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Saracens salary cap scandal contributed to mess we're in - Andy Goode

By Andy Goode
Jeffery Toomaga-Allen of Wasps cuts a dejected figure following the Gallagher Premiership Rugby match between Bristol Bears and Wasps at Ashton Gate on February 25, 2022 in Bristol, England. (Photo by Harry Trump/Getty Images)

The RFU and PRL have finally publicly acknowledged the need for change but action is needed quickly to transform the governance of the English top flight.


The Covid pandemic has exacerbated the situation and expedited the descent of certain clubs but the reality is that almost everybody in the league was overspending anyway and the authorities were powerless to or unable to do anything about it.

The current model basically involves the owners of all clubs having to thrash it out and agree to a course of action whenever anything significant is up for discussion, which means too often not a lot gets done, and some form of independent authority is sorely needed.

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Whether it be a commissioner, like they have in American sports, or a committee is open to debate but they have to possess the power to make tough decisions in the best interests of the whole league and, crucially, be able to monitor what the clubs are up to.

Wasps administration
(Photo by David Rogers/Getty Images)

In the wake of the Saracens salary cap scandal, greater transparency was promised and the powers of the salary cap manager were extended to keep closer tabs on what clubs were spending. This same approach is now required for the overall finances of clubs.

Projections for revenue and expenditure are obviously routine in business but clubs should have to submit them to be signed off and be aware that their financial activity can be monitored to ensure they’re on track.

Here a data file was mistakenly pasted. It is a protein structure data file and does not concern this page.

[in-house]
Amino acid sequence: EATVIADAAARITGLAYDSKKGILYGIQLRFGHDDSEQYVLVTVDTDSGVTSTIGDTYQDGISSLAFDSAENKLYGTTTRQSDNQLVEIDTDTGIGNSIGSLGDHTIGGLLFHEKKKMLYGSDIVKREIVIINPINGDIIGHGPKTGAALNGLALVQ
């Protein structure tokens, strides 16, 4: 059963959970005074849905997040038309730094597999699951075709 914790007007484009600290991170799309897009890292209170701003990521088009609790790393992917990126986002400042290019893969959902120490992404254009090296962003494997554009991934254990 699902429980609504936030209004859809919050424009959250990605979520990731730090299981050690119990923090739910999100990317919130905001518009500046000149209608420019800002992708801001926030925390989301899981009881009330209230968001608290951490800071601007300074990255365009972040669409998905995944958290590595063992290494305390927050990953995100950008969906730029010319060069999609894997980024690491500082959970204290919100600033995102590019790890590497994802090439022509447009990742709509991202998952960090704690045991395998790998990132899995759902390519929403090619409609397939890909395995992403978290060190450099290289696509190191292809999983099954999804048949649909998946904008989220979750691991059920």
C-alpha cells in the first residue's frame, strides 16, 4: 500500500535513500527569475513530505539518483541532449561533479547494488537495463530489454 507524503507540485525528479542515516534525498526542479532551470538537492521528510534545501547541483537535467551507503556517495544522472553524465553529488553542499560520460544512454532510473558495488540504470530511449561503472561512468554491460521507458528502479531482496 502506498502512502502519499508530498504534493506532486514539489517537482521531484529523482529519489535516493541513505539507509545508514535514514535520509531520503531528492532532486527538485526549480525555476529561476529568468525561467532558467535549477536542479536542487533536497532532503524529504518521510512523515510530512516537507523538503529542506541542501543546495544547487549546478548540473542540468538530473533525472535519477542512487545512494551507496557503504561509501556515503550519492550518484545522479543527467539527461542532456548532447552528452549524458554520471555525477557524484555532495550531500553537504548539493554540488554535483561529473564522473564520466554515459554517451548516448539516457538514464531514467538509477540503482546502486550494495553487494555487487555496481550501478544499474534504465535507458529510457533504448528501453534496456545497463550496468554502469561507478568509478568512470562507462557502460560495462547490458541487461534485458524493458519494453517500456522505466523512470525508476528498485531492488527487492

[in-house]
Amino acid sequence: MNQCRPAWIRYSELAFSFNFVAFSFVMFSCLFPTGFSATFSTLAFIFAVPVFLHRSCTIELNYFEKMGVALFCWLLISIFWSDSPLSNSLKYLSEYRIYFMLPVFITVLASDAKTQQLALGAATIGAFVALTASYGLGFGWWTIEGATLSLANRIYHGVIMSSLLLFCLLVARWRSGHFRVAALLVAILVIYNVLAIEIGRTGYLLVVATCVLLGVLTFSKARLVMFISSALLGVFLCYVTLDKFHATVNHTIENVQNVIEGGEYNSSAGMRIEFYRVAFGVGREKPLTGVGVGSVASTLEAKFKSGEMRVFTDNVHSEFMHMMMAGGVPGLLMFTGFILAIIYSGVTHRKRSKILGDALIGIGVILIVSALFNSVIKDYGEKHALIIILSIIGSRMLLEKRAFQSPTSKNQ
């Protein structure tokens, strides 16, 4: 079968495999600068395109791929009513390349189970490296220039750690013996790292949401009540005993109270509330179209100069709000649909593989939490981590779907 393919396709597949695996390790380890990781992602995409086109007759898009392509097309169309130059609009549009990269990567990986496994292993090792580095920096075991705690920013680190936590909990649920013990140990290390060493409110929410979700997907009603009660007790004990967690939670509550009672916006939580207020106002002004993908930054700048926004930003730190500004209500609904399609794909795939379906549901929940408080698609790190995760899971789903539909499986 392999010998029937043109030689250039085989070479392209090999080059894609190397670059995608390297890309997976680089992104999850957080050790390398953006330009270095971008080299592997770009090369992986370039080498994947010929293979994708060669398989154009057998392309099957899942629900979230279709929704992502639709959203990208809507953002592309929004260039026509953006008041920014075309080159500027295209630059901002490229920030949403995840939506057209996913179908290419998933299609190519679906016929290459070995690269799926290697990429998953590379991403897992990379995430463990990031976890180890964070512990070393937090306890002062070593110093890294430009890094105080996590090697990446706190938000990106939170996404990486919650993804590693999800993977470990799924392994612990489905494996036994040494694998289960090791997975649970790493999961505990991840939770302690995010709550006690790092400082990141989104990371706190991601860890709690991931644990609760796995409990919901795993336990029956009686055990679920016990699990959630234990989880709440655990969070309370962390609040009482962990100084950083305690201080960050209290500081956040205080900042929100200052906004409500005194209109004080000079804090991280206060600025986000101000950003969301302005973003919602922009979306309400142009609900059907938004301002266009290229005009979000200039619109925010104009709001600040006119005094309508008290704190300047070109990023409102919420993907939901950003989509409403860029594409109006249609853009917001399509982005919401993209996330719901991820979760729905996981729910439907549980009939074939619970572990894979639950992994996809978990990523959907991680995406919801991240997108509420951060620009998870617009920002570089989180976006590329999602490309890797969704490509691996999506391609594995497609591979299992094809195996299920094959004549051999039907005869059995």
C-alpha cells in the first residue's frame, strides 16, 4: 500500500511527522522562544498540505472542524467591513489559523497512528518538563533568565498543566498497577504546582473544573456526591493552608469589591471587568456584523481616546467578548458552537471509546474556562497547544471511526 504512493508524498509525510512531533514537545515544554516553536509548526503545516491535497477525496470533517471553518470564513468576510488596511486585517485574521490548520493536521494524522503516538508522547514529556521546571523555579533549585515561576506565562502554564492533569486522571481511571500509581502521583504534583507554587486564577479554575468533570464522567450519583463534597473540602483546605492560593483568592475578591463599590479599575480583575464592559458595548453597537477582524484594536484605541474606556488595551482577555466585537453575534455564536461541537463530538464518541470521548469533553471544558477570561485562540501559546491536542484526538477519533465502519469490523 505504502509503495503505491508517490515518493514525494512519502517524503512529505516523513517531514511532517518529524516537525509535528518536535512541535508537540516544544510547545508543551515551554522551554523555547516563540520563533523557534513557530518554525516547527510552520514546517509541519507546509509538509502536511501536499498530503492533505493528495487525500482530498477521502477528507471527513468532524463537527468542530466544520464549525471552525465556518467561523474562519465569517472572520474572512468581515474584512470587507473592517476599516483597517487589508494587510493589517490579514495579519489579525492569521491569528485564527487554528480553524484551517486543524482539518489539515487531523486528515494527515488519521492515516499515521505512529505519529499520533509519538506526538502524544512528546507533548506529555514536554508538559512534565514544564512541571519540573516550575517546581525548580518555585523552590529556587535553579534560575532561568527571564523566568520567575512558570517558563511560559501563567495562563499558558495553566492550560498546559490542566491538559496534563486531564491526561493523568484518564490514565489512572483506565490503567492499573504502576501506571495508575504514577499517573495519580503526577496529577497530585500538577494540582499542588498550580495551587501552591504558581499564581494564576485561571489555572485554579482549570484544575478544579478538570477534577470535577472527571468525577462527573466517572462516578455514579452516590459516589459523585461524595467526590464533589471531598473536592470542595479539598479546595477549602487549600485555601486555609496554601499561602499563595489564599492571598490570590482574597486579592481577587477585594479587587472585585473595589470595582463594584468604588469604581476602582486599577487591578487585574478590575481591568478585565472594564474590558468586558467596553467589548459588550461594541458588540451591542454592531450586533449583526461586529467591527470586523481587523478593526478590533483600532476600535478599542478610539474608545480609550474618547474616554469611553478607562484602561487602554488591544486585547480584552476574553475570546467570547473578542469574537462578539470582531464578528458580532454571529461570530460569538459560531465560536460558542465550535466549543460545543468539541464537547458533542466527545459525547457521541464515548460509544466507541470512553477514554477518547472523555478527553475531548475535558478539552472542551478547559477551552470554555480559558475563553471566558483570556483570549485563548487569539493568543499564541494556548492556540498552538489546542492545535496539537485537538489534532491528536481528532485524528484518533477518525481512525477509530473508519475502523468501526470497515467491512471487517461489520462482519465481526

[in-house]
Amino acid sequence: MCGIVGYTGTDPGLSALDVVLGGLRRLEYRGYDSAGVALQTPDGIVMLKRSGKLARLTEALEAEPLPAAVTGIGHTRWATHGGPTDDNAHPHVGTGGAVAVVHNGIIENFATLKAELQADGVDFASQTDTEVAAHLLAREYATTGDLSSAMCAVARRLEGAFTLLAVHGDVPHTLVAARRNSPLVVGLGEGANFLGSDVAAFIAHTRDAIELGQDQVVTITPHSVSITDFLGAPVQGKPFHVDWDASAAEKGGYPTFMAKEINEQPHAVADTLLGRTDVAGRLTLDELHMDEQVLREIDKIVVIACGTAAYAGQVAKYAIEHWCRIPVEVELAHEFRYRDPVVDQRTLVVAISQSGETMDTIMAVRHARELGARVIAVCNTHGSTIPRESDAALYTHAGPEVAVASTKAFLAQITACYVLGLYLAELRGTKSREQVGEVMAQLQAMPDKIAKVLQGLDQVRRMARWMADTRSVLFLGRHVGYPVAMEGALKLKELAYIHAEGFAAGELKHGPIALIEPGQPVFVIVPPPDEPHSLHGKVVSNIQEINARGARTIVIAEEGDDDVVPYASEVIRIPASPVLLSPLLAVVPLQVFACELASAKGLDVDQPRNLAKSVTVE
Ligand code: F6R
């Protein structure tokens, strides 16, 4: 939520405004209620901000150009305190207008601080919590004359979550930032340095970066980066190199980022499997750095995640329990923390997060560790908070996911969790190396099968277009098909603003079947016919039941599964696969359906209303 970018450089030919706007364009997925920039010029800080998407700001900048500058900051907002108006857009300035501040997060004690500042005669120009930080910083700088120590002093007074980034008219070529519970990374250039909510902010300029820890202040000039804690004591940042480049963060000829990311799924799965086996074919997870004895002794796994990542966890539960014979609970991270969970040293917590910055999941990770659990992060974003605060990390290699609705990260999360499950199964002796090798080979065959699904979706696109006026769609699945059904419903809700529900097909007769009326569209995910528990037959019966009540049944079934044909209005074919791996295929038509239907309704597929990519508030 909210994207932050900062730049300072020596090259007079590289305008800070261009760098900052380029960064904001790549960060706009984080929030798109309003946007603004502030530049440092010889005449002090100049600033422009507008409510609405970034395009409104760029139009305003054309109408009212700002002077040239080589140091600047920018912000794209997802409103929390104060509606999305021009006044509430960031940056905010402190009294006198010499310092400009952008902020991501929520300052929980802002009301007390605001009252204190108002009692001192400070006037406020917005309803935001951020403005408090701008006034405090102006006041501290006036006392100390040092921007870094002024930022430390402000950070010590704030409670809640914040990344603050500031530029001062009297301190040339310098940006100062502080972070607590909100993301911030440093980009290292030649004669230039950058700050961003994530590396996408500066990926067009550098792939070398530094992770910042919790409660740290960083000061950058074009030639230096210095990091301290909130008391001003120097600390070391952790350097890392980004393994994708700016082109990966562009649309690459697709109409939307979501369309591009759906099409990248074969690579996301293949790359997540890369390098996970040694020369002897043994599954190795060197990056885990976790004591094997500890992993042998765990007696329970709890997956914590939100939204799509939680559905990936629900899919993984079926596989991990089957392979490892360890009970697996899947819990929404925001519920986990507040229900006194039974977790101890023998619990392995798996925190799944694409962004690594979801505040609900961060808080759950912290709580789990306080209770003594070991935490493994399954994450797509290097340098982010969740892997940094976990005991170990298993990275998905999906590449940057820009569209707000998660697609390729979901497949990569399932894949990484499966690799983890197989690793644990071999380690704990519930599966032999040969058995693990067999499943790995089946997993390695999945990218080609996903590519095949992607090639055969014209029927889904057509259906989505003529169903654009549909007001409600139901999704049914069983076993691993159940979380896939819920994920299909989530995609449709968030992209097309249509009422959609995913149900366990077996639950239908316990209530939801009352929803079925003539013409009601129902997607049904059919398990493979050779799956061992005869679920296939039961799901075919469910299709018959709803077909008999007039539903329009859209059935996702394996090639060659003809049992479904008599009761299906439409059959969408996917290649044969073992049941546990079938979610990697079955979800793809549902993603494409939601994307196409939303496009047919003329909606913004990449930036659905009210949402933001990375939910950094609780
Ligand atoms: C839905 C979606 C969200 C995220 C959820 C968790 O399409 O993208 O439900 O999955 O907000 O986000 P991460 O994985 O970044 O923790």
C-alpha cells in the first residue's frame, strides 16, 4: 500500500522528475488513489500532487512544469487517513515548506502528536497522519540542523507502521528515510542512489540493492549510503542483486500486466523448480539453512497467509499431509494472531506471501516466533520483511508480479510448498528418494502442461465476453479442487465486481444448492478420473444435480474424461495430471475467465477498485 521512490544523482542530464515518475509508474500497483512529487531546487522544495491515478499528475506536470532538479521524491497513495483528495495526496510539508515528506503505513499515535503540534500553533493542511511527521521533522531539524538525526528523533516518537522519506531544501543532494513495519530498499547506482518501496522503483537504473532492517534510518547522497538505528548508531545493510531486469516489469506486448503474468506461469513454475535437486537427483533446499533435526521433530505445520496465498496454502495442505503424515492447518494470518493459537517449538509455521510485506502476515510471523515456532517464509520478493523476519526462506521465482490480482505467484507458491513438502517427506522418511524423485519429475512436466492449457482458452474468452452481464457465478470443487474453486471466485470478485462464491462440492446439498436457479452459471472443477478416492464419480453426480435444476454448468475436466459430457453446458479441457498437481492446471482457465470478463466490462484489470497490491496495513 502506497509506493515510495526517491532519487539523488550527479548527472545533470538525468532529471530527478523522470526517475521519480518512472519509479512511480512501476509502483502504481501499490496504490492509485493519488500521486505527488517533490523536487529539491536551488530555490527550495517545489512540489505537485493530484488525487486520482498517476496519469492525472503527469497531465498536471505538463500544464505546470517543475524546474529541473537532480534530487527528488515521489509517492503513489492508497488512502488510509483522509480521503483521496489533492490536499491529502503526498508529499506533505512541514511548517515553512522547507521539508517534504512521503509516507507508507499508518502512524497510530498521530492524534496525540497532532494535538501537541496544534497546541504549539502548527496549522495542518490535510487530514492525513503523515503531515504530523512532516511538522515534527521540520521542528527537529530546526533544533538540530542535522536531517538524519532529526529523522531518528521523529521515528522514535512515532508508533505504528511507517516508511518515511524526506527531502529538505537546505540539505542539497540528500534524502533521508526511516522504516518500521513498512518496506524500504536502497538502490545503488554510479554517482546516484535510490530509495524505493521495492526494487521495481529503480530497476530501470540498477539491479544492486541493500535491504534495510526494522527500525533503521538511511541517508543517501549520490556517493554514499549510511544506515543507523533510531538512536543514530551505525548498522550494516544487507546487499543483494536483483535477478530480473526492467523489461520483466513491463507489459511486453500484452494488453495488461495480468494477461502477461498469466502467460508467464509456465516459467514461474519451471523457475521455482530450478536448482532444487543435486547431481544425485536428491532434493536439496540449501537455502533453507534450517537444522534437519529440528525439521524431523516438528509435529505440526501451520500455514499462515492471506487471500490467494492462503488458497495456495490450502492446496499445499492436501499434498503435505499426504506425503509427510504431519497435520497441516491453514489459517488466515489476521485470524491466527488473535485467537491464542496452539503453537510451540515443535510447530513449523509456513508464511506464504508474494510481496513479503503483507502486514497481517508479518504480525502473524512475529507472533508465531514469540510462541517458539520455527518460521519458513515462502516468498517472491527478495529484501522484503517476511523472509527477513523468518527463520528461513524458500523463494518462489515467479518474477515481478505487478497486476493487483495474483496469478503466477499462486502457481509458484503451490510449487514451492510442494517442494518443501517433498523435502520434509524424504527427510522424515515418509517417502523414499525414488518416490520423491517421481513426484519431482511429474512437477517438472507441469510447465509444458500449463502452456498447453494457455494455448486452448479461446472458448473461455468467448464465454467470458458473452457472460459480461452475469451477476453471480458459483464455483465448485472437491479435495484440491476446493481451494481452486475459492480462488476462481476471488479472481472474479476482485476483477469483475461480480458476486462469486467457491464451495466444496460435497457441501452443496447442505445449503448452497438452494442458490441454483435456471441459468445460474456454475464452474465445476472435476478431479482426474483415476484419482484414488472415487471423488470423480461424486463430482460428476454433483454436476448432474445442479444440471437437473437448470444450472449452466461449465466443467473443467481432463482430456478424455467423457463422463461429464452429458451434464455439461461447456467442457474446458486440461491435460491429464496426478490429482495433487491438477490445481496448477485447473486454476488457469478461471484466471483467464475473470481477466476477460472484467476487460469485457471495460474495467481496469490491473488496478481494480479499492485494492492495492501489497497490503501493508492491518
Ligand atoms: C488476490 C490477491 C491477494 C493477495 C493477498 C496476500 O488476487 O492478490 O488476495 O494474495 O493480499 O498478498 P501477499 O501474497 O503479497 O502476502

If that had been the case in recent years, there is no way the mismanagement at Worcester would have been allowed to go on for as long. It’s amazing they were allowed to start this season given some of the stories about not being able to buy tape and bailiffs turning up at the training ground during the last campaign.

Wasps aren’t as far down the line and could yet apply for their suspension to be lifted if progress is made but if and when they do enter administration, the administrator will be doing what’s best for the creditors.

That means somebody could buy the ground or the casino or parts of the business that are potentially profitable, leaving the rugby club in an even bleaker position.


In the meantime, the players and staff are left in the middle and in limbo, as was the case with Worcester a couple of weeks ago. At least Wasps have fronted up and not sent the team down to Exeter, knowing that this was on the horizon anyway, but that will clearly feel like scant consolation at the moment.

Other clubs are reportedly readying themselves to make offers for the likes of Jack Willis and Joe Launchbury when the time comes and hopefully as many as possible will find new employment if the worst does come to pass.

Those new contracts may not be as lucrative as the ones they had before, though, and players’ wages have increased dramatically in recent times and revenues have not risen at anywhere near the same rate.

In that respect, there’s little doubt that the aforementioned Saracens salary cap scandal contributed to the troubled times we’re in today as other clubs sought to keep pace and had to spend bigger to do so.

Nigel Wray celebrates
Former Saracens owner Nigel Wray celebrates with the trophy following their 2019 Gallagher Premiership final win over Exeter (Photo by Dan Mullan/Getty Images)

Wasps and Worcester are suffering now but there are reportedly another couple of clubs close to finding themselves in a similar situation. That could take the number of clubs in the league down to nine, which not even Rob Baxter would want, and where do you draw the line?

A 13-team competition was always a bad idea, and the prospect of extending it to 14 sides was absolutely bonkers, but I actually think 12 teams worked quite well on the face of it and I don’t think just cutting the number to 10 solves all of the ills.

The governance of the league should be the number one priority and the sooner Premiership Rugby are able to act and bring about change on that front, the better.

Just appointing an independent commissioner or committee won’t change things overnight but giving them powers to effectively monitor, investigate and audit all the clubs is integral to creating a sustainable future for the league.

Inflation in players’ wages and clubs spending beyond their means, together with the effects of the pandemic, caused this situation and the RFU and PRL need to back up their words with prompt action if there is to be light at the end of the tunnel.


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